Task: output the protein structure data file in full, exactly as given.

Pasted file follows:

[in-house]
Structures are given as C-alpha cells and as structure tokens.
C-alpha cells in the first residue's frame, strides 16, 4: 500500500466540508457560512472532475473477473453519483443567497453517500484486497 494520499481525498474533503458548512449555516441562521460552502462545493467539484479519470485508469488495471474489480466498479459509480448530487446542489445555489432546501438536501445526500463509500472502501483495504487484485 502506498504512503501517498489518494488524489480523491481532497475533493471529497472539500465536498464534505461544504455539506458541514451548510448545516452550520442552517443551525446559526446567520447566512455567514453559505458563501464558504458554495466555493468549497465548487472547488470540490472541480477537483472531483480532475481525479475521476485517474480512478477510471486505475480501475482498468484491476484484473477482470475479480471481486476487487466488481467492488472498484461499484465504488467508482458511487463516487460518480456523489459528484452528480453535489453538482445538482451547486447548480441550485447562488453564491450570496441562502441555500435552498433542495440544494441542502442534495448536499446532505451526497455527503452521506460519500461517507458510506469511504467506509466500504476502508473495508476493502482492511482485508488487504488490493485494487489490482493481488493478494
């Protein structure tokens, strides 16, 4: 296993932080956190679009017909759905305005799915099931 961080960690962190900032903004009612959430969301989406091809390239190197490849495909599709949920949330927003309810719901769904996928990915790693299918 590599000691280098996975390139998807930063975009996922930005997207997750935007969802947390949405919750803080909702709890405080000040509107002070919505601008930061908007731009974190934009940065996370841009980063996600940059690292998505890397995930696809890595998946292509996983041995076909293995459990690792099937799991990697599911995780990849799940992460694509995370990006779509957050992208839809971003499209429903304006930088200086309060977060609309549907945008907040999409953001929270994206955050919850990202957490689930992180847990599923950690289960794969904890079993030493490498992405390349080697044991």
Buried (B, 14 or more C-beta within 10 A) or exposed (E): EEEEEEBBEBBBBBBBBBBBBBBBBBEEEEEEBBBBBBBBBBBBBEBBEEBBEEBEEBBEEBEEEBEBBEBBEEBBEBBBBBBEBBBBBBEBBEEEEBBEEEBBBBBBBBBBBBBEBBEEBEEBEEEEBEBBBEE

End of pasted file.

[in-house]
Structures are given as C-alpha cells and as structure tokens.
C-alpha cells in the first residue's frame, strides 16, 4: 500500500466540508457560512472532475473477473453519483443567497453517500484486497 494520499481525498474533503458548512449555516441562521460552502462545493467539484479519470485508469488495471474489480466498479459509480448530487446542489445555489432546501438536501445526500463509500472502501483495504487484485 502506498504512503501517498489518494488524489480523491481532497475533493471529497472539500465536498464534505461544504455539506458541514451548510448545516452550520442552517443551525446559526446567520447566512455567514453559505458563501464558504458554495466555493468549497465548487472547488470540490472541480477537483472531483480532475481525479475521476485517474480512478477510471486505475480501475482498468484491476484484473477482470475479480471481486476487487466488481467492488472498484461499484465504488467508482458511487463516487460518480456523489459528484452528480453535489453538482445538482451547486447548480441550485447562488453564491450570496441562502441555500435552498433542495440544494441542502442534495448536499446532505451526497455527503452521506460519500461517507458510506469511504467506509466500504476502508473495508476493502482492511482485508488487504488490493485494487489490482493481488493478494
């Protein structure tokens, strides 16, 4: 296993932080956190679009017909759905305005799915099931 961080960690962190900032903004009612959430969301989406091809390239190197490849495909599709949920949330927003309810719901769904996928990915790693299918 590599000691280098996975390139998807930063975009996922930005997207997750935007969802947390949405919750803080909702709890405080000040509107002070919505601008930061908007731009974190934009940065996370841009980063996600940059690292998505890397995930696809890595998946292509996983041995076909293995459990690792099937799991990697599911995780990849799940992460694509995370990006779509957050992208839809971003499209429903304006930088200086309060977060609309549907945008907040999409953001929270994206955050919850990202957490689930992180847990599923950690289960794969904890079993030493490498992405390349080697044991």
Buried (B, 14 or more C-beta within 10 A) or exposed (E): EEEEEEBBEBBBBBBBBBBBBBBBBBEEEEEEBBBBBBBBBBBBBEBBEEBBEEBEEBBEEBEEEBEBBEBBEEBBEBBBBBBEBBBBBBEBBEEEEBBEEEBBBBBBBBBBBBBEBBEEBEEBEEEEBEBBBEE